The post-Civil War period witnessed an era in which vast fortunes were made in oil, meat-packing and steel. Millions of dollars were accumulated by such industrial giants as Andrew Carnegie, J. Swift Armour and John D. Rockefeller. Whether they were robber barons or lords of creation is a debatable point -- but no one disputes that their wealth gave them enormous power. In the pre-Civil War period, however, when millionaires were rare in this country, one name stands out. John Jacob Astor had no equal in the ability to amass wealth. How someone of such modest origins, without inheritance, was able to accomplish such a feat, stands out as one of the most remarkable stories in this country's economic history.

There were three main circumstances that contributed to Astor's remarkable success. He was an industrious individual with tremendous drive, he was skilled in fur trading and he was able to avail himself of a vast wilderness with scant government supervision. Using devious and illegal means in his dealings with the Indians, Astor was able to monopolize the fur trade in the western United States during the early days of our nation. Then, shrewdly recognizing the potential of trade with China, he began to trade his furs with them, returning with extremely valuable cargoes. Astor's genius was in continually being the first: finding emerging markets where competition had not yet developed.

By the time he sold the American Fur Company in 1834, he had already accumulated several million dollars. For many, it could well have been the ending of a successful career, but for John Astor, it was only the beginning. Astor's first stage of fortune-building involved producing goods and trading them. In his second stage he sought to profit from the productivity of others. His activities centered mainly around New York City, and the venture was real estate. Toward the close of his life, Astor commented, "Could I begin life again, knowing what I now know and had money to invest, I would buy every foot of land on the island of Manhattan."

Although he regretted not having the foresight to buy land when he was young, Astor spent the later part of his life marching towards that objective of owning Manhattan. He was no different, however, from others during that period who made vast fortunes in real estate. Peter Goelet, the Rhinelanders, and the Lorillards were among those who made fortunes in land.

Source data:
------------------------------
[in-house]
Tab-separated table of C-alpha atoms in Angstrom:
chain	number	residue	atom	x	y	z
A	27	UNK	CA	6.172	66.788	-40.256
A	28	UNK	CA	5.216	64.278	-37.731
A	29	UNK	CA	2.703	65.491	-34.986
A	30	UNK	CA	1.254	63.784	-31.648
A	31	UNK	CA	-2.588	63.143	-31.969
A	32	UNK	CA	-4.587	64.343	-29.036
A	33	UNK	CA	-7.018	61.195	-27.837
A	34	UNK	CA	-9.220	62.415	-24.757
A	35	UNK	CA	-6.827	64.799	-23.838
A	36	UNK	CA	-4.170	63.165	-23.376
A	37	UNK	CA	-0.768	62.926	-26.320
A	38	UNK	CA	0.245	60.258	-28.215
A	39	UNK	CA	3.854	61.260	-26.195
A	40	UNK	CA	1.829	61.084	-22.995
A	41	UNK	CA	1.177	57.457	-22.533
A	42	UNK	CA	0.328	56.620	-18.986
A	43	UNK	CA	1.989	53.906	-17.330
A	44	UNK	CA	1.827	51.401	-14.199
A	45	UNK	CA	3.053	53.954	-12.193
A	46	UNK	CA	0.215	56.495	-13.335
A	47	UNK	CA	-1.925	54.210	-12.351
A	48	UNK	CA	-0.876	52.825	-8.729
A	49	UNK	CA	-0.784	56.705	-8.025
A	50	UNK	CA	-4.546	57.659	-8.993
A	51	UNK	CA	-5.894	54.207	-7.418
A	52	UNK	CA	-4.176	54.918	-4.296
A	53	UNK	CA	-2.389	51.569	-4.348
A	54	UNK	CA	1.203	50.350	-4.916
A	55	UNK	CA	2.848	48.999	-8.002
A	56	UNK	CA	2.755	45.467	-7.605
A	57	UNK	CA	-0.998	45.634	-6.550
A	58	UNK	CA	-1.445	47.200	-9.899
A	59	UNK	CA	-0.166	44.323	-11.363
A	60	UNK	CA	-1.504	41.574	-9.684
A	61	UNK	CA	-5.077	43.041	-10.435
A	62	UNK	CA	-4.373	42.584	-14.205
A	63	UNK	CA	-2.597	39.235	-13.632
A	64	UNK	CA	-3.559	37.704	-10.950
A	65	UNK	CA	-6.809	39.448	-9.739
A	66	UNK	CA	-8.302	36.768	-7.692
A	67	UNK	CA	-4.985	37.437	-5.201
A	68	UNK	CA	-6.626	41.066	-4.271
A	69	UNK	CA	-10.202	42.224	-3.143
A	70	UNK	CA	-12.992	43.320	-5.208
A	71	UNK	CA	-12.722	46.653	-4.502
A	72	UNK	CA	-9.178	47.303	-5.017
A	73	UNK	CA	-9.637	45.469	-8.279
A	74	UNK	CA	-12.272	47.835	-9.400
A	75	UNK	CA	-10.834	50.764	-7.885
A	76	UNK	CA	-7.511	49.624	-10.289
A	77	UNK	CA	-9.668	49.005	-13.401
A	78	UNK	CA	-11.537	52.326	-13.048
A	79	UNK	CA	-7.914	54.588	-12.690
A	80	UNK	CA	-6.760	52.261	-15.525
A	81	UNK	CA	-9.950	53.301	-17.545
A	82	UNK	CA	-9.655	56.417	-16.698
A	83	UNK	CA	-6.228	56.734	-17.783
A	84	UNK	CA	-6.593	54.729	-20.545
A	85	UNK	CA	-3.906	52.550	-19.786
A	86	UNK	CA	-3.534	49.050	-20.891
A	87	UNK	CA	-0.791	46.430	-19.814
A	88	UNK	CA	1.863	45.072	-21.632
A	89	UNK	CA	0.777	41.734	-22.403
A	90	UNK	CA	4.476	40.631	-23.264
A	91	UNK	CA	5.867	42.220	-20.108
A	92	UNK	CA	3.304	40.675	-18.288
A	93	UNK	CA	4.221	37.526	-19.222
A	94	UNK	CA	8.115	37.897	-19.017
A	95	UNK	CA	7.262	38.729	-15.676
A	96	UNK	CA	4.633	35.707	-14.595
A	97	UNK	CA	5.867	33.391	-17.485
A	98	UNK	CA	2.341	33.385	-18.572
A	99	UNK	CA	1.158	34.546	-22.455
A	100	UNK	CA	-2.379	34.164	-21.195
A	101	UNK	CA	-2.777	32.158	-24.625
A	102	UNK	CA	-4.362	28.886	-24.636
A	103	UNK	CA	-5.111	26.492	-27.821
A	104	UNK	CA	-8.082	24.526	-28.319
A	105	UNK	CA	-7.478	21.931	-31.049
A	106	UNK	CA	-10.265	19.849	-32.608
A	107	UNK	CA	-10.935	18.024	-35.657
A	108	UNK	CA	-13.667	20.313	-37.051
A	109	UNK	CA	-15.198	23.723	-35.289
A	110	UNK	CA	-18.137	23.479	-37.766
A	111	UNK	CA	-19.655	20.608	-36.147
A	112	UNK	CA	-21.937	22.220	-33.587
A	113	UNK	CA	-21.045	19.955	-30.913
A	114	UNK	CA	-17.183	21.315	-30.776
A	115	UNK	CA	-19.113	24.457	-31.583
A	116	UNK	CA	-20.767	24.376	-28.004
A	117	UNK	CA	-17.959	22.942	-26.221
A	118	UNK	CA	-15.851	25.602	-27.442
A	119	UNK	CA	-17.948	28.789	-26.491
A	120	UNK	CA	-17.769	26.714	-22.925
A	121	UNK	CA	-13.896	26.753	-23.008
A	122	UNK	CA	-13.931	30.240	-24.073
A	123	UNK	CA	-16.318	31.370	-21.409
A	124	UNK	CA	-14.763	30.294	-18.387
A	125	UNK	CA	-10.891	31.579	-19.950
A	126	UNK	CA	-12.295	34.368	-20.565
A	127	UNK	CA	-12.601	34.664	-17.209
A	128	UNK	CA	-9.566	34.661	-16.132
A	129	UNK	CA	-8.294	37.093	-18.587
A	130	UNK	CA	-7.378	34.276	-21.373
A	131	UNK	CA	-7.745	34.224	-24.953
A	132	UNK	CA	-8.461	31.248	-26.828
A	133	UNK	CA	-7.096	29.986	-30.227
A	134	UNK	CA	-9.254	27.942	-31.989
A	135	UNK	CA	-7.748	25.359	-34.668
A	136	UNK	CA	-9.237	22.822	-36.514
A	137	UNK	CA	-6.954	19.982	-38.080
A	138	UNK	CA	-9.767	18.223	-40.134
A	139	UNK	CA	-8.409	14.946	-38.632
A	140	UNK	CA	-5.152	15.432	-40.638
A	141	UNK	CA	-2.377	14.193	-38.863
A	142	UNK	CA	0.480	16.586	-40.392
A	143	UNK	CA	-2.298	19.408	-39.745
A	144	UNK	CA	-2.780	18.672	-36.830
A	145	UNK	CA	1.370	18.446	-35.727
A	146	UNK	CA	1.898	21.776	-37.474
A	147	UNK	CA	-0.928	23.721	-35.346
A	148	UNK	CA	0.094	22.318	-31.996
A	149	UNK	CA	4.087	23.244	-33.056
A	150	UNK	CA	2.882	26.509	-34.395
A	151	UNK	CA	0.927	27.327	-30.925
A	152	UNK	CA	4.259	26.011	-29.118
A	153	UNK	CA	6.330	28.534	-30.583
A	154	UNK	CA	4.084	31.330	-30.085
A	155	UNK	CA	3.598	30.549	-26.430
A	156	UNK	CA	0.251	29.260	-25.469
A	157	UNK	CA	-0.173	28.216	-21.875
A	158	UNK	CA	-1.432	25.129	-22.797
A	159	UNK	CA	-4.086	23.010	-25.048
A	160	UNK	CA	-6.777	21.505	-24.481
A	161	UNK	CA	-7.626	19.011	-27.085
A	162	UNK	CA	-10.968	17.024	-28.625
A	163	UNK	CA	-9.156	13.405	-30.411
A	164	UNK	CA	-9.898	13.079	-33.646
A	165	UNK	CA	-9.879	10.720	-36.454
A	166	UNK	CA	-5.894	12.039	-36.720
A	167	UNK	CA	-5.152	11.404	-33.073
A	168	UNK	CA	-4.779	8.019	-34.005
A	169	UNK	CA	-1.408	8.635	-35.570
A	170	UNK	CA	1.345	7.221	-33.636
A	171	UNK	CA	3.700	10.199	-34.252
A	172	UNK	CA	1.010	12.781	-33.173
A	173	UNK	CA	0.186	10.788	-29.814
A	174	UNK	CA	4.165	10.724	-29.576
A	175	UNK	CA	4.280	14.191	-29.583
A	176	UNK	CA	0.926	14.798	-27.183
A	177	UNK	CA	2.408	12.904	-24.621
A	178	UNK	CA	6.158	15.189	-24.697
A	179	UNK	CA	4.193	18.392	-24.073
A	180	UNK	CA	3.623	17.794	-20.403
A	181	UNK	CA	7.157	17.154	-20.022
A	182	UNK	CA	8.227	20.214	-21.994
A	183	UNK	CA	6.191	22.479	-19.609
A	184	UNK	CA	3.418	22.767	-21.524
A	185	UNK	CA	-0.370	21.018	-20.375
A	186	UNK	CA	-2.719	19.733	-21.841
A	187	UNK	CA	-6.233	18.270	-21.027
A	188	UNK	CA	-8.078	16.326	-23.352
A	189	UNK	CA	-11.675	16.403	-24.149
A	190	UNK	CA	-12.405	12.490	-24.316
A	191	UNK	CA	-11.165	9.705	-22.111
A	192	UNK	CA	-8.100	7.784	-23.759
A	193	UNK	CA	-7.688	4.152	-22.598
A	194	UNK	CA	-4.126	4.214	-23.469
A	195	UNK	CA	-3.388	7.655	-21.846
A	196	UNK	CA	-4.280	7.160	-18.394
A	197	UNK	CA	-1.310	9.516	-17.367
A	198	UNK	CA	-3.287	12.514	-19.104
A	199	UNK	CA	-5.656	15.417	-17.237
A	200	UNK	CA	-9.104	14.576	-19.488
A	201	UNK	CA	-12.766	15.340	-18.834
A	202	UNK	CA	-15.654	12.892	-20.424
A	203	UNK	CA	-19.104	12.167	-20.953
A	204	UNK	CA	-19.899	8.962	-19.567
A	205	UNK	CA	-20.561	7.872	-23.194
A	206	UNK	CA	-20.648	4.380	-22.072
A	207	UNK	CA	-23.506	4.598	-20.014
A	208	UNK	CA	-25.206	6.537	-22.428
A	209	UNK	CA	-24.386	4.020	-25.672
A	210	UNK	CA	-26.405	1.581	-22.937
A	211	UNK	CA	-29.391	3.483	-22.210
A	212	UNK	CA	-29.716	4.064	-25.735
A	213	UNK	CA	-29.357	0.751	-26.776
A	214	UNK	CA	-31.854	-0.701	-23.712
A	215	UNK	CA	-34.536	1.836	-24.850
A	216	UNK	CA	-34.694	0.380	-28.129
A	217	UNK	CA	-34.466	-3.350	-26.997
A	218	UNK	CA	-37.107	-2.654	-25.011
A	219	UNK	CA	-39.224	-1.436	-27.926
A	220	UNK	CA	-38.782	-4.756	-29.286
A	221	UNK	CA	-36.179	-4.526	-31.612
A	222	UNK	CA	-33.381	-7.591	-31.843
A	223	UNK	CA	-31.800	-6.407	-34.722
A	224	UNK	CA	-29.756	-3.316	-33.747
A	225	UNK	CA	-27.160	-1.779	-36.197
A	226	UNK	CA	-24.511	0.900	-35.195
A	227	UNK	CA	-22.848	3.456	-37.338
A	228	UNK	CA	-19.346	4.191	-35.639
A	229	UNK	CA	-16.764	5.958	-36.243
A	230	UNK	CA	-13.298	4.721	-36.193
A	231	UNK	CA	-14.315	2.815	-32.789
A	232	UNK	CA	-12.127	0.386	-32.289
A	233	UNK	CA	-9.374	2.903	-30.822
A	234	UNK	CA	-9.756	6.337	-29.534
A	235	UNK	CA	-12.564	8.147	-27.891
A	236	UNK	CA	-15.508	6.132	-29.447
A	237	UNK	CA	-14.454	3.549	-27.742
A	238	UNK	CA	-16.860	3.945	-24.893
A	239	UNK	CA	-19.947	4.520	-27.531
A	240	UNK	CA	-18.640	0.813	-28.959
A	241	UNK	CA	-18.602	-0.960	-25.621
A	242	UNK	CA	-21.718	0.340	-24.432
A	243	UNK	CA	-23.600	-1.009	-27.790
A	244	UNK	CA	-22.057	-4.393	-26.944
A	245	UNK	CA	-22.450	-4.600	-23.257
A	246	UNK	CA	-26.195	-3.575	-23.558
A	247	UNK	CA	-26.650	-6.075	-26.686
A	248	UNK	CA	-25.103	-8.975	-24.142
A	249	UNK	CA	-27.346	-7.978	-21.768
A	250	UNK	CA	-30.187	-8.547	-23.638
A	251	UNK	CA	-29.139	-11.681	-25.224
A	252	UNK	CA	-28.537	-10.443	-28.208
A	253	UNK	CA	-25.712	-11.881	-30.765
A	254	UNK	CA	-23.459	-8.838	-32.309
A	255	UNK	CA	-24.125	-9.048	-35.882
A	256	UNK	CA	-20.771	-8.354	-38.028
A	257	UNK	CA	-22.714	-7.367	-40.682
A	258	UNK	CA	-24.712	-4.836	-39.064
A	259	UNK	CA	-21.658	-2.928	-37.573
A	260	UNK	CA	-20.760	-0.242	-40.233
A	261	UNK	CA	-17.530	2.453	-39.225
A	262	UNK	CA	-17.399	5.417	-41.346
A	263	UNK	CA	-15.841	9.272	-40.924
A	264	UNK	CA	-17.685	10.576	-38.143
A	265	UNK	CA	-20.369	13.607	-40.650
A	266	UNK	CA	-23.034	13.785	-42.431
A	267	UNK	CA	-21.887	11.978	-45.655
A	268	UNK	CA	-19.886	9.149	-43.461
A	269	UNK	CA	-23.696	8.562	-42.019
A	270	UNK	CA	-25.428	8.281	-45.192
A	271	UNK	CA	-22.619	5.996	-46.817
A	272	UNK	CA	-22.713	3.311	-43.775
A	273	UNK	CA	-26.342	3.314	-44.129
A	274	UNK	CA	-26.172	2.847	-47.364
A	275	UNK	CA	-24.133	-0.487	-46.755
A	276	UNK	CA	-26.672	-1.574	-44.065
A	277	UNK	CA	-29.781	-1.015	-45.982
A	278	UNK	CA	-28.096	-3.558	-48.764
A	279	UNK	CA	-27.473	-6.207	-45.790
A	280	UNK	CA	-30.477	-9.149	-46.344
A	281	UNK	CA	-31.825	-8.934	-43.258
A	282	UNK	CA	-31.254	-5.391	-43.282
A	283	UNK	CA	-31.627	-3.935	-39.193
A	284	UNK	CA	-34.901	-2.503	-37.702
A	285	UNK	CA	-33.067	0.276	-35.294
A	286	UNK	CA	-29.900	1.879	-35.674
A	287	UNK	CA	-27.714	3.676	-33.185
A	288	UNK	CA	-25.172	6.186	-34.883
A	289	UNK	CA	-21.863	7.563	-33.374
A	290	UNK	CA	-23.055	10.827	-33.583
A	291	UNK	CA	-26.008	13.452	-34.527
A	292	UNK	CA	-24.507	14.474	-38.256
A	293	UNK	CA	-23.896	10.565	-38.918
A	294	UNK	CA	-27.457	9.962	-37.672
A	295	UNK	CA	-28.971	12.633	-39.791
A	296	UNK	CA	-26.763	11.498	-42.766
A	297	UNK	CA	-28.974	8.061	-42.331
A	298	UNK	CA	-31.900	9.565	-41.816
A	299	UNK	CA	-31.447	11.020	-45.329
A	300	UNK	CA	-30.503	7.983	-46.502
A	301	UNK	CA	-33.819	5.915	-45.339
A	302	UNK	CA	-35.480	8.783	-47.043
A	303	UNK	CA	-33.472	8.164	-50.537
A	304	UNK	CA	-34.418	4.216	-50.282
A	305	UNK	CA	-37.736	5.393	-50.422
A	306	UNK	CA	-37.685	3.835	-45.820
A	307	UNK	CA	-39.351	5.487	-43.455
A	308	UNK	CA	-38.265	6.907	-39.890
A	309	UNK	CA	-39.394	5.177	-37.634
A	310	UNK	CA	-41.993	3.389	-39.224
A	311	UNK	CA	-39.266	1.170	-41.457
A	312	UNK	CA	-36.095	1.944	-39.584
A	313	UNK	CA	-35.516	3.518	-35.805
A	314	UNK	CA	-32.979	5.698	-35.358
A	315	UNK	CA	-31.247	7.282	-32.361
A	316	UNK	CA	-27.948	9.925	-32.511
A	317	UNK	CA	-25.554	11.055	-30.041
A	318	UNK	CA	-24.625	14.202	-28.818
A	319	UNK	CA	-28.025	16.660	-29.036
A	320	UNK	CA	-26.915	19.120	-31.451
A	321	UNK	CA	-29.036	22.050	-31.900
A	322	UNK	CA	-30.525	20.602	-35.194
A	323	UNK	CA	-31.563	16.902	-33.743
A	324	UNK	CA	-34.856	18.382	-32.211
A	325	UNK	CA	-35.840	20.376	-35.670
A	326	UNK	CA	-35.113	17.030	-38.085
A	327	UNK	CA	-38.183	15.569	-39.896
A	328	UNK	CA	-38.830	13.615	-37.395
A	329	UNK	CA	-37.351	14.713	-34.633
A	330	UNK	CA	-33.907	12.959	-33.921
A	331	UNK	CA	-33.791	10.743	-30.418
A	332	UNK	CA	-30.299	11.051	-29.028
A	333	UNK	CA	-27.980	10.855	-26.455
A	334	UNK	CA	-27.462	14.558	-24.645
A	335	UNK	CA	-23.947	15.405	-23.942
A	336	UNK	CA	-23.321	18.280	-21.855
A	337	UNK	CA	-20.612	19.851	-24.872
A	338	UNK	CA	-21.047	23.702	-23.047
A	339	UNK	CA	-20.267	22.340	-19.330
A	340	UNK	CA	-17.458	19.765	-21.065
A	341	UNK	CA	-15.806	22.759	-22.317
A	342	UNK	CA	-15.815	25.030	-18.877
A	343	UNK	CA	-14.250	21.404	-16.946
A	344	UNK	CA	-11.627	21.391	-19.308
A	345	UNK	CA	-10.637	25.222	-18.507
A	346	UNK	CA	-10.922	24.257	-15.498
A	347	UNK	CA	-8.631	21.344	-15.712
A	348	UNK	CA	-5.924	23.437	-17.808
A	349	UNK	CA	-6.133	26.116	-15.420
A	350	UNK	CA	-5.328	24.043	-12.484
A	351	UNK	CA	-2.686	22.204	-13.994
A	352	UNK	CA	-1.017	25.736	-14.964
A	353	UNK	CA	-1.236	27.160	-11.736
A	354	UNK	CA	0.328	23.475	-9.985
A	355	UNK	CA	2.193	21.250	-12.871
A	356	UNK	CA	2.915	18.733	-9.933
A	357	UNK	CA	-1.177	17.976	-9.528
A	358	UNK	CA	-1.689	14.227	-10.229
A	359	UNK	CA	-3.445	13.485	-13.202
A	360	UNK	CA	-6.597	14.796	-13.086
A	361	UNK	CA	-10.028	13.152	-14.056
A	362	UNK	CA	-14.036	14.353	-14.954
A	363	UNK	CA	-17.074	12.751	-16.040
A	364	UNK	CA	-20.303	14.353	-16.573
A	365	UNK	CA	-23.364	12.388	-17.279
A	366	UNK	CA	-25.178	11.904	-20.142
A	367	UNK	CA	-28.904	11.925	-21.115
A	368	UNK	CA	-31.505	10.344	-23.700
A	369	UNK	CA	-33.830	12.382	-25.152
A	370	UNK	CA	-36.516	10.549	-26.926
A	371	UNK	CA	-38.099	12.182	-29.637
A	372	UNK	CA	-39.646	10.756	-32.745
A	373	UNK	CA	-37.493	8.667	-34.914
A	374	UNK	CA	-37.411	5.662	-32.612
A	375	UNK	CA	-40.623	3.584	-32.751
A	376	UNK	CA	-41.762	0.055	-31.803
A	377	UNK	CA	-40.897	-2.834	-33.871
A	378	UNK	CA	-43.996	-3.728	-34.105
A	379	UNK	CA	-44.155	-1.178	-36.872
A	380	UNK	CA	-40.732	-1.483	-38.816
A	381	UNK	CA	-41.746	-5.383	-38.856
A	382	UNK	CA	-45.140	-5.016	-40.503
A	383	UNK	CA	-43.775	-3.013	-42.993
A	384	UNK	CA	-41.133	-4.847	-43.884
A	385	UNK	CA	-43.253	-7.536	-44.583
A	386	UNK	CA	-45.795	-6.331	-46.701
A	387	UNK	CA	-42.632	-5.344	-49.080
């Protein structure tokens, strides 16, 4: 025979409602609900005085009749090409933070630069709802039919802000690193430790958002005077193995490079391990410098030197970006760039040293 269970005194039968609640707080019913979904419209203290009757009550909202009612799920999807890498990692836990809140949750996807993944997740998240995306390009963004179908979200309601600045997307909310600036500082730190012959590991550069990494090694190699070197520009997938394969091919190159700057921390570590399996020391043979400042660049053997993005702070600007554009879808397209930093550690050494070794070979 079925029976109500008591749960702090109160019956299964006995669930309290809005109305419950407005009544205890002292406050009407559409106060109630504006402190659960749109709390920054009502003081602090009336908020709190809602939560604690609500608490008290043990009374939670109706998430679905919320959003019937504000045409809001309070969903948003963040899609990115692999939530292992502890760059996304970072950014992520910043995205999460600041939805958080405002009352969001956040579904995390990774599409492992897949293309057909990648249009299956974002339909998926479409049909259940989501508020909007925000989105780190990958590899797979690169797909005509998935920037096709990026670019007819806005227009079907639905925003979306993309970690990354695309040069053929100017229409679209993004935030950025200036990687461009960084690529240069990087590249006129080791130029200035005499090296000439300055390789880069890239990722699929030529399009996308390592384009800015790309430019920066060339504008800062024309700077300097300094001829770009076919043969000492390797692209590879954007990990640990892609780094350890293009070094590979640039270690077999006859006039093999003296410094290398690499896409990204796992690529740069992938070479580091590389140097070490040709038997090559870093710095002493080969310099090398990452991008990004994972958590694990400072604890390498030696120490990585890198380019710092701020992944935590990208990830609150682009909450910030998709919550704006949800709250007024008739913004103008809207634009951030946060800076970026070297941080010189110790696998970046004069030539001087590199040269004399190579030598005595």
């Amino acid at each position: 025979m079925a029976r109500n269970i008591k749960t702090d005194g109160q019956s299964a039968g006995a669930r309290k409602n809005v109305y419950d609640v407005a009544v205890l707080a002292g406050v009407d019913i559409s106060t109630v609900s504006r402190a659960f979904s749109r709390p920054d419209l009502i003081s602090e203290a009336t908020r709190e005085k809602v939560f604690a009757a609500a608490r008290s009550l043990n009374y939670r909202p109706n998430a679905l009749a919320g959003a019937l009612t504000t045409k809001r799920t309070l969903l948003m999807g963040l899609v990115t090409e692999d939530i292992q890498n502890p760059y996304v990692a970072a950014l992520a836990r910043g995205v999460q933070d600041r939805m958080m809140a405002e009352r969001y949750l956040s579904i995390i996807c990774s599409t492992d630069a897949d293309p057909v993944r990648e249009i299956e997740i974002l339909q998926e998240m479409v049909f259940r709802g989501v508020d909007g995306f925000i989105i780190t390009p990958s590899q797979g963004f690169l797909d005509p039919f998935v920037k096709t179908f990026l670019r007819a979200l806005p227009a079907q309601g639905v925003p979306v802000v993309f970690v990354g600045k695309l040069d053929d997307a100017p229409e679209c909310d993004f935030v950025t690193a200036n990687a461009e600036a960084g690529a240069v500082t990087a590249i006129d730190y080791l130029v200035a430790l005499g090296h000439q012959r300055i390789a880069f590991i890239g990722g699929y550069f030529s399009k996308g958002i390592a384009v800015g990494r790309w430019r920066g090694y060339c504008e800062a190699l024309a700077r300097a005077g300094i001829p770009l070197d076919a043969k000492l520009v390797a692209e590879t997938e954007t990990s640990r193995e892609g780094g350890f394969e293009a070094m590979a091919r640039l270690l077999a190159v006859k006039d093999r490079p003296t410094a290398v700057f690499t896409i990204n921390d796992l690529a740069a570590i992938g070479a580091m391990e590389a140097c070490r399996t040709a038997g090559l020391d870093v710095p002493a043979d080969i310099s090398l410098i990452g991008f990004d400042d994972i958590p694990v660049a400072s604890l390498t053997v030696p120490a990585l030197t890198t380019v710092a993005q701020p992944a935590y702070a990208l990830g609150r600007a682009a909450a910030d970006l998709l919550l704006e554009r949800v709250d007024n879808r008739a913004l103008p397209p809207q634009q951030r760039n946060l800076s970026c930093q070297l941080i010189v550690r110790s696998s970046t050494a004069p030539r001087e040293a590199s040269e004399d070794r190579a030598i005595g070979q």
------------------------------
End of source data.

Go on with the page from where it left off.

Recognizing that the trend in this country would be a shift from rural areas to urban America, Astor knew that an increase in population, accompanied by the building of new homes, stores, factories and city services, would make New York City real estate a gold mine. His motto -- "Buy and hold. Let others improve." -- reaped him untold millions of dollars as he hungrily bought up hundreds of lots for as little as two or three hundred dollars. His methods were ruthless and at times illegal, but during the period of Tammany politics, these practices were not uncommon, and few were prosecuted, unless they angered the party bosses.

Taking advantage of the Panic of 1837, he bought countless mortgages from small landowners who were in dire need of cash and could not make their payments. Once he obtained land he rarely sold it. Instead he leased it at five per cent for a period of twenty-one years. As values increased during that period, his portfolio increased significantly. As soon as tenants fell slightly behind in their payments to him, Astor then took control of the property. In this way, as well as through manipulations and deal-making with city authorities, Astor built up even greater and more profitable land holdings.

Buying waterfront property -- and there was plenty on Manhattan Island -- along with water grants, provided Astor with valuable rights. Obtaining these lands and water grants through his political connections, he was able to get the city to fill in much of these areas with an assortment of land fill, thus extending and increasing his land value. With an ever-increasing population and business community, his fortunes rose, so that by the middle of the 19th century, he was the wealthiest man in America, worth twenty million dollars. He was the exemplar for the advice of Will Rogers, a century later: "Buy land. They ain't makin' any more of the stuff."

Background Questions:

  1. Contrast the terms 'robber barons' and 'lords of creation'.
  2. Describe how John Jacob Astor initially became a millionaire.
  3. How did Astor make a fortune in real estate?
  4. Explain Astor's motto, "Buy and hold - let others improve."
  5. Do increasing land values add to the wealth of a nation? Explain.
  6. Are there still fortunes to be made in real estate today? Name some modern figures who have done so.

| Activities for this lesson | Back to US history lessons | Discussions | Home |